Both oscillators have a simple yet eminently usable FM section featuring 19 different two-operator FM algorithms. The Shape control adjusts FM amount and feedback simultaneously. This, although less flexible than it might be, produces a wide variety of FM tones with minimal effort. There is no sine wave in the oscillator section, but you can create one by setting oscillator type to FM and Shape to zero.
'Where would we be without the rich, grungy tones of oscillator sync?', I hear you ask! Activate sync and a hidden oscillator pops into life, its frequency controlled by the Shape setting. You don't hear this directly, just its effect on Oscillator 1. This was where I particularly missed aftertouch as a morph source — I wanted to modulate the Shape parameter with pressure and I wanted it bad! Sync only works with the modelled analogue oscillators.
When we turn to Oscillator 2 we finally encounter the trump card of the Nord Wave, the gene that makes it the black sheep of the Nord Lead family. Select the Samp option to gain access to a maximum of 99 user samples, either sourced from Clavia's library or from your own. Given that there is a whopping 180MB of Flash sample memory — that's right, it remains after power off — I felt that offering only 99 possible sample locations was pretty stingy. Assuming that the restriction isn't due to the two-character display used, perhaps a future OS upgrade can change this. As you turn the encoder, the sample number is incremented in the display and, helpfully, the sample name is also shown on the main LCD. Samples are prepared in the supplied Wave Manager software and may be either mono or stereo. It's highly satisfying to dial up a lush stereo string patch, then give it the full Nord hands-on treatment. If hardware samplers had had a user interface like this, the species might still be flourishing today!
We'll look at Wave Manager and the creation of user samples shortly, but in the pursuit of neatness, let's first round off the remaining oscillator features. Oscillator 2 has another new sound source: Swav. This is a subtly different digital waveform implementation; its waves are similar to those of Oscillator 1 but with the crucial difference that a short sample attack component is grafted on. With this in mind, Clavia chose more realistic waveforms for Oscillator 2. In conjunction, a decay control sets whether the waves will fade out over time. Either Swav or Samp waveforms are eligible for decay: combine either with a 'synthy' waveform from Oscillator 1 and voilà — realistic S&S-type synthesis! The 'Skip Sample Attack' button activates an alternate start point in the Samp or Swav wave. In the case of Samp you set this via the Wave Manager software; for Swav, the alternate start points are fixed, immediately post the attack component. Continuous control over sample start, as on the Korg ESX1, for example, would be better still.
The last bottle in the oscillator spice rack is Osc Mod (Oscillator Modulation), which comes in two zingy flavours: Frequency Modulation and Phase Modulation. The former is capable of atonal, strident results, the latter sounds more like FM as Yamaha made it famous. Osc Mod turns Oscillator 2 into a modulation source for Oscillator 1 and does so for all oscillator types. If you set both oscillators to FM, more complex (four-operator) FM is possible.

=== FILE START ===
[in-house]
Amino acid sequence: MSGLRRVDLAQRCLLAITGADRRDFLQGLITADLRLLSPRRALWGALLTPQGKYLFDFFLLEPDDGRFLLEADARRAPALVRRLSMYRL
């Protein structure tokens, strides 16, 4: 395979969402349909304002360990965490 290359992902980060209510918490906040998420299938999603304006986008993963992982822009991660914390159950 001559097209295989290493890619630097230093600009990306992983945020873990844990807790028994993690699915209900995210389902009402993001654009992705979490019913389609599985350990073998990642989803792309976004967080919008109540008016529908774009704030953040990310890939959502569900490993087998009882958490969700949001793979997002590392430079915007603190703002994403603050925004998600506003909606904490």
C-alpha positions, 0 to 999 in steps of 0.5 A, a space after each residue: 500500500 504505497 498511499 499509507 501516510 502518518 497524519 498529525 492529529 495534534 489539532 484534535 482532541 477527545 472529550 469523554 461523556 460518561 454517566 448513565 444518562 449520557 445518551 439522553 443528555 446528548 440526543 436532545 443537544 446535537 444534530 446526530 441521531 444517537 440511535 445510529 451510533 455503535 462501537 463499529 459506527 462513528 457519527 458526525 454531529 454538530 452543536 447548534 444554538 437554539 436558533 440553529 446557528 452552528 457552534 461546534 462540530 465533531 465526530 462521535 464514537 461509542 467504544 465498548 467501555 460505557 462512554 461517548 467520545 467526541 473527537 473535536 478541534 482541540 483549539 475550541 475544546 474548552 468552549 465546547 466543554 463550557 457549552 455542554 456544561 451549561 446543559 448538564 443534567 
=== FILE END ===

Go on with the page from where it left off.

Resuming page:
Clavia have programmed many different filter models over the years. The Nord Modular series and the Nord Lead 3 offered complex filter types that transcended the primal urge to be 'Moogish'. In the Nord Wave, just six different types have been chosen, each with an alternate personality courtesy of the 12dB or 24dB slope switch. Even though there is but one low-pass filter model, it's a cracker, perfectly suited to analogue synth mimicry. The Comb filter offers anything from gentle phasing to almost sync-like tones. It is less ringing and metallic than some comb filters, but in a synth where controllability and musicality score higher than warped freakishness, this makes perfect sense.
Switching to the Multi setting, we obtain a filter with three resonant peaks. The distance between the peaks is fixed, with the centre frequency set by the cutoff, and resonance controlling the overall depth. This filter produces a rich, electronic overlay to any oscillator source, and is capable of turning a sampled string ensemble into an ethereal mush in seconds.
Speaking of ethereal mush, the Vocal filter is my personal favourite after the low-pass. It employs two resonant peaks which can be manipulated to resemble vowel sounds. The resonance control varies the distance between the peaks, and cutoff frequency applies a shift, which can be quite dramatic over its full range. I was able to generate some beautifully expressive choir patches using the morph function with this filter: I set velocity to raise the cutoff frequency whilst the mod wheel swept the resonance. As with the Comb and Multi filters, you must set resonance to anything above zero to hear any effect.